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Potential energy

Module by: Sunil Kumar Singh. E-mail the author

Summary: Potential energy is associated with a system of objects - not with a single object.

Potential energy refers to the energy arising from the arrangement of a system of objects (particles), which interact with each other. Here, interaction means that objects apply force on each other. A change in the arrangement brings about a change in the forces interacting on the objects and the associated potential energy.

It is not very difficult to understand how energy can be associated with the arrangement of objects within a system. It is an unsaid rule, but it is a fact that objects (matter) always exist under the influence of different forces and as such objects interact with each other. One or combination of forces is actually the reason that we have a system of objects together. When the arrangement of the objects changes in the arrangement, there is change in the potential energy of the system . We facilitate the study of change in arrangement by an unique design. Generally, we isolate the object whose motion is to be studied from the rest of system that applies force on the object.

This definition of potential energy as quoted above is not definitive in the sense that the same can not be used for quantitative measurement. We shall formulate explicit mathematical expression in this module for potential energy for the general case. There are various forms of potential energy : gravitational, elastic, electromagnetic and such others potential energies. The meaning and definition of potential energy in the specific context is built upon this general definition.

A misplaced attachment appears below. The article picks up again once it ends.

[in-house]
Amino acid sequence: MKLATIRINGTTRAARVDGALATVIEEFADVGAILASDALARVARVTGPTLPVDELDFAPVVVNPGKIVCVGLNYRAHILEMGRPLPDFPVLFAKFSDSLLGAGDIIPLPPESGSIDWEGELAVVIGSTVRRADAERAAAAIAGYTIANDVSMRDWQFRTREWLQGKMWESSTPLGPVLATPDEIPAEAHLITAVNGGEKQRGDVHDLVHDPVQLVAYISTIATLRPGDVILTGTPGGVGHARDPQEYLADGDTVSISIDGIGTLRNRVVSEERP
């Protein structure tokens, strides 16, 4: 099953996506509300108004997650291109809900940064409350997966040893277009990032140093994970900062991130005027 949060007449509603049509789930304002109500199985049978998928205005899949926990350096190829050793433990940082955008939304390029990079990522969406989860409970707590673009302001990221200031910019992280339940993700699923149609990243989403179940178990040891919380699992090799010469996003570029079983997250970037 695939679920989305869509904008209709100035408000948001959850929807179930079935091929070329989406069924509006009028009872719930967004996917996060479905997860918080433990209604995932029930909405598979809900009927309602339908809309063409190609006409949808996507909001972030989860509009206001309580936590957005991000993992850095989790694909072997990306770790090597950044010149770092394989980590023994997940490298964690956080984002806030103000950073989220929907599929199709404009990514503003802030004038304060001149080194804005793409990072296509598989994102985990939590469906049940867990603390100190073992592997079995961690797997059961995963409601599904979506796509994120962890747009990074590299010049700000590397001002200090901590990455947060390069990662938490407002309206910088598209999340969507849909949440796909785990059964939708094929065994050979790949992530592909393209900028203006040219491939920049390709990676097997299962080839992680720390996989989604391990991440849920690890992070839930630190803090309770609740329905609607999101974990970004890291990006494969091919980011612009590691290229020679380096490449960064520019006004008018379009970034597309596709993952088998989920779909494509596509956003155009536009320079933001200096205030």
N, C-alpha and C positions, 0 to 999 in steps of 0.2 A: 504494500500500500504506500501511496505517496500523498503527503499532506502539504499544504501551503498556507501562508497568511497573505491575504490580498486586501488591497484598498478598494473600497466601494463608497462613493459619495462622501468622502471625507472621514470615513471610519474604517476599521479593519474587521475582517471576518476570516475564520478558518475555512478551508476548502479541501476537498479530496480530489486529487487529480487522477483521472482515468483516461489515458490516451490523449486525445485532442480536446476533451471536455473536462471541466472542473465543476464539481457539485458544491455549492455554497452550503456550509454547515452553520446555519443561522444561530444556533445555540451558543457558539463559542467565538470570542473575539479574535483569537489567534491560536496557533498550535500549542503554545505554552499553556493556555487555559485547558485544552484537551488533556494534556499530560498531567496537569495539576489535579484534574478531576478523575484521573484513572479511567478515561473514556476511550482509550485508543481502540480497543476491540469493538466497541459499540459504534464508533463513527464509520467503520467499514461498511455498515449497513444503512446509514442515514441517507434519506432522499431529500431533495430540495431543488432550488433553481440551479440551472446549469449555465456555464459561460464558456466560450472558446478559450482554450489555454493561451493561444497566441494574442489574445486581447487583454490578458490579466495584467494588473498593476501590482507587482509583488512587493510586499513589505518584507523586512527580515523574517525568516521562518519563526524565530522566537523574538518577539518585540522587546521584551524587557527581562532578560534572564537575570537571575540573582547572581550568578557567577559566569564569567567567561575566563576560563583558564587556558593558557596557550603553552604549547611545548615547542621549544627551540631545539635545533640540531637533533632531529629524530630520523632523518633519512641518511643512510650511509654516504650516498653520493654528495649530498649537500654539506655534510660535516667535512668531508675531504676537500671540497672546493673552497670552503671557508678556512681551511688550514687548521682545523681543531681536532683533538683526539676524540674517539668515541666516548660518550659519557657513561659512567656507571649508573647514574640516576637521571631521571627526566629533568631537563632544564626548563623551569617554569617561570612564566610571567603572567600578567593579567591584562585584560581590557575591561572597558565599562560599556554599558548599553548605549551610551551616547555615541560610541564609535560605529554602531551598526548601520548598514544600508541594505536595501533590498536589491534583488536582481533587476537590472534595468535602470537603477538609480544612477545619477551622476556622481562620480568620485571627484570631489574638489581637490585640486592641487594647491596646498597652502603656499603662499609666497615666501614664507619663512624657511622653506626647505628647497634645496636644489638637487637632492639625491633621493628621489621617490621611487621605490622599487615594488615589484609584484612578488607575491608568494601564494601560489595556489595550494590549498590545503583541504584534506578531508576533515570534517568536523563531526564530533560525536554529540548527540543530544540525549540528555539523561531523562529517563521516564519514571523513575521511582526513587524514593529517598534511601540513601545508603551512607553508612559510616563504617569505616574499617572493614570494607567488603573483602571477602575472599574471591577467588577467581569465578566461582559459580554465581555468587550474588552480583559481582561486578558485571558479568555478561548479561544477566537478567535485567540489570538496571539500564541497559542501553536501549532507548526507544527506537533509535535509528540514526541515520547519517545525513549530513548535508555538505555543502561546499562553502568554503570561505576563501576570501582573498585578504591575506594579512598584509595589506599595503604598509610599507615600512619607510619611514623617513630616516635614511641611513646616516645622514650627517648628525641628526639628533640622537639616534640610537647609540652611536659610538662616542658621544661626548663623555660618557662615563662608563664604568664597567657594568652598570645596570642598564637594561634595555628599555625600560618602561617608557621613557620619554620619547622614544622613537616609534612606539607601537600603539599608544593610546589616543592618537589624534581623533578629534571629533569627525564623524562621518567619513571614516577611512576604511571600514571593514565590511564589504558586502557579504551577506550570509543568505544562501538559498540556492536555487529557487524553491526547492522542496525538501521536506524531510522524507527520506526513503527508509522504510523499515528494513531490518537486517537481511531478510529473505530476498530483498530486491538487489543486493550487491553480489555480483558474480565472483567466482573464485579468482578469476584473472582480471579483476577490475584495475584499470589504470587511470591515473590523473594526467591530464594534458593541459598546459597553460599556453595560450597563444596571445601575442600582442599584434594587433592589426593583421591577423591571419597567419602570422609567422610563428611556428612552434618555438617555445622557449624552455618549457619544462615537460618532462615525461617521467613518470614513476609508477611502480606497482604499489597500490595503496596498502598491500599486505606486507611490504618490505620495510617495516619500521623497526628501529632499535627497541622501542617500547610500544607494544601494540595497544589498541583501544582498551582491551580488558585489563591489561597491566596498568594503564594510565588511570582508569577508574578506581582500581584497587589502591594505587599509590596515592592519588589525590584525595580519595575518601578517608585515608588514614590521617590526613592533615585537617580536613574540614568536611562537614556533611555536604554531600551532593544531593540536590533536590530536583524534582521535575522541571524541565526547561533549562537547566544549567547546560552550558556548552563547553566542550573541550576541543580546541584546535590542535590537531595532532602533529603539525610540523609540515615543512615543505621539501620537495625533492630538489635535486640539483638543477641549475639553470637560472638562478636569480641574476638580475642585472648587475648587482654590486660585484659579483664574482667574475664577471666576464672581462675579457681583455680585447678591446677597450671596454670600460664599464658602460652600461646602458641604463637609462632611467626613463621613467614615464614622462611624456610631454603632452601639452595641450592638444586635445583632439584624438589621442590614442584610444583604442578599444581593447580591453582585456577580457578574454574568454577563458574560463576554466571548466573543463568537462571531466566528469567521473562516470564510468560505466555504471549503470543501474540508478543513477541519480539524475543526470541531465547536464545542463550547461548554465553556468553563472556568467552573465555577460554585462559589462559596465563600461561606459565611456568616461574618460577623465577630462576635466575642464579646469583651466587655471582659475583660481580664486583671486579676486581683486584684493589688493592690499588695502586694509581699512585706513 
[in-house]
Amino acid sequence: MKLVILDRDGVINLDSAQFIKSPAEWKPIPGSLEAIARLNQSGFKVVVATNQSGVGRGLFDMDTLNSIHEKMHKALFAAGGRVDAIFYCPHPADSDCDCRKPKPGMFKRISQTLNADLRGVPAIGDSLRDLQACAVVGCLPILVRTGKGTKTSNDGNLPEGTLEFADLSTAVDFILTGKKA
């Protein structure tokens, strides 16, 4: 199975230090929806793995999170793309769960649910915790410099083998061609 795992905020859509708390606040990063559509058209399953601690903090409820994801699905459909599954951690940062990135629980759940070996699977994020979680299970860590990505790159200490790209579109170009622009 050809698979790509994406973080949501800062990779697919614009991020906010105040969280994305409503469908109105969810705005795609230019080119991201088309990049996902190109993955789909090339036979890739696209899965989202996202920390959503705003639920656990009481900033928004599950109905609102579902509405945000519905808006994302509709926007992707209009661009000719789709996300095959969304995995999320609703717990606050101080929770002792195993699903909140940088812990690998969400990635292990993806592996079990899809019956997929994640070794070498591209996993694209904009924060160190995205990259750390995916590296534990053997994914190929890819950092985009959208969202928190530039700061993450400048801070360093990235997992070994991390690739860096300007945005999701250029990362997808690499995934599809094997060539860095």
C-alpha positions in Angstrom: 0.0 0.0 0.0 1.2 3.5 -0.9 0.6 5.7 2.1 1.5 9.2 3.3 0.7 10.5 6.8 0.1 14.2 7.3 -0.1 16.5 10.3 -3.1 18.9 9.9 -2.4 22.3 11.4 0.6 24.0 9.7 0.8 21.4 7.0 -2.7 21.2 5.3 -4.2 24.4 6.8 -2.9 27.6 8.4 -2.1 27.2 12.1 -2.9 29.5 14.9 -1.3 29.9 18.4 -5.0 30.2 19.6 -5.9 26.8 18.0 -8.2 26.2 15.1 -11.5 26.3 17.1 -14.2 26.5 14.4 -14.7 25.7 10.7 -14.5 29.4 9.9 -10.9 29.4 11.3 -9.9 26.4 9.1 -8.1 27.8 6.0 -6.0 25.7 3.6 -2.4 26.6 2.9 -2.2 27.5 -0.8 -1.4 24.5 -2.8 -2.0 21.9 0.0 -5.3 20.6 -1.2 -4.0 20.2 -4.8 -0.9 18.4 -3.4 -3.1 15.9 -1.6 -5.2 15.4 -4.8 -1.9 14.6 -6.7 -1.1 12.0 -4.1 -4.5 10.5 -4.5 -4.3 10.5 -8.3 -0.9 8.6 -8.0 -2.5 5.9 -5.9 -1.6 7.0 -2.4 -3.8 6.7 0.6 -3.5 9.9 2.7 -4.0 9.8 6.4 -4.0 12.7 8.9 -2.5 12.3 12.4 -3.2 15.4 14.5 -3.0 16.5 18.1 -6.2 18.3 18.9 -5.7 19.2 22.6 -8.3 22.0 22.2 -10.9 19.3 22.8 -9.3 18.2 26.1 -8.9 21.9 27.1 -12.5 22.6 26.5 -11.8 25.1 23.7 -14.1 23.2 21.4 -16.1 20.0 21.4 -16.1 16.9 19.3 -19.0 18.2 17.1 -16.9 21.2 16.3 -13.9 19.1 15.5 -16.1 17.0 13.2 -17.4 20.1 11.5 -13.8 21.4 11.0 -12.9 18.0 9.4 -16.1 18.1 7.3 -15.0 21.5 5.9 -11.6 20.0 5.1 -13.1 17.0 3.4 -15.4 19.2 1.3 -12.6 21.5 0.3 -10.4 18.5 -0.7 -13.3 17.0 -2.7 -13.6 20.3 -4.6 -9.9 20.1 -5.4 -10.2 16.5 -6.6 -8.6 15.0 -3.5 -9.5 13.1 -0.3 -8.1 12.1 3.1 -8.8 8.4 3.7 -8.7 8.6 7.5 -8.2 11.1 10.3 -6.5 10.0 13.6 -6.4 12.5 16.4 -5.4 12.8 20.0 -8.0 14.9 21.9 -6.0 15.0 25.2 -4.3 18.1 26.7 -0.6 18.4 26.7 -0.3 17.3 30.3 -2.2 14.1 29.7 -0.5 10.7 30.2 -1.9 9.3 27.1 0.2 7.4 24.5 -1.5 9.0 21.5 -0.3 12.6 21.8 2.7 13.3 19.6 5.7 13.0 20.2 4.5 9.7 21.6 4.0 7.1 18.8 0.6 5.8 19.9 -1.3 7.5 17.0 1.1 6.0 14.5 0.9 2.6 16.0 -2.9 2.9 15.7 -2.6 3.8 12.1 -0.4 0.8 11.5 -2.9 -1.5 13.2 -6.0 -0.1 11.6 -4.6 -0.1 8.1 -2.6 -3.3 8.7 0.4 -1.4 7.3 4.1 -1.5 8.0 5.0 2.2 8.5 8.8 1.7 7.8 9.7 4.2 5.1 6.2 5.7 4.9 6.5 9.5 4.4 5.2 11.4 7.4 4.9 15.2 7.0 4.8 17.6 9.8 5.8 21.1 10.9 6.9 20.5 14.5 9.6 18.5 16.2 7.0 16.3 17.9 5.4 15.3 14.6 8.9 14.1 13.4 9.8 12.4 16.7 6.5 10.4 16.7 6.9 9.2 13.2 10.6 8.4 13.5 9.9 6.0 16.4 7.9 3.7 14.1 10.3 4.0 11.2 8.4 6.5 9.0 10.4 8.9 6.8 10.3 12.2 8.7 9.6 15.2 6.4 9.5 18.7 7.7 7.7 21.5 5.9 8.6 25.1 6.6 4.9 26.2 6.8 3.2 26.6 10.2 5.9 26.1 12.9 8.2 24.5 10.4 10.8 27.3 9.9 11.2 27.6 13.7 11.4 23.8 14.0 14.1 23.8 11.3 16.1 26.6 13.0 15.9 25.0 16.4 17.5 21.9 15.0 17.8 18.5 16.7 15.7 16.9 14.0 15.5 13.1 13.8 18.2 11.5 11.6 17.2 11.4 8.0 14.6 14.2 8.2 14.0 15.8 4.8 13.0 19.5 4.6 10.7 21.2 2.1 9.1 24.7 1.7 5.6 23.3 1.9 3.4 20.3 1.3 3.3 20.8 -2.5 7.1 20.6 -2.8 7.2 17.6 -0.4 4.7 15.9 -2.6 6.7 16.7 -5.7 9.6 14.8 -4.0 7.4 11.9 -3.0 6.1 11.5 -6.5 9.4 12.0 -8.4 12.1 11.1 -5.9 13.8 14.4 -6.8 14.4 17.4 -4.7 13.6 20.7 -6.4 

Unlike kinetic energy, we do not refer or measure absolute value of potential energy. We generally work with the difference in potential energies between two states. Which of the configuration of particles can be considered to possess zero potential energy? One theoretical zero energy reference is the distribution of given particles at infinity. It is expected that no force operates on them and hence their potential energy is considered zero there. However, we can consider any other configuration as zero reference for our convenience. We consider, for example, ground level as zero potential reference in the case of gravitation. The main point is that measurement of change in potential energy does not change with the choice of reference.

From the discussion so far, we underline two characterizing aspects of potential energy :

  1. Potential energy is associated with a system of objects - not with a single object.
  2. Generally, potential energy of a particle at infinity is considered zero. In practice, we can refer measurement of potential energy with respect to certain datum.

Importantly, the above two features of potential energy is different to kinetic energy, which has an absolute value and is referred to a single object.

Change in potential energy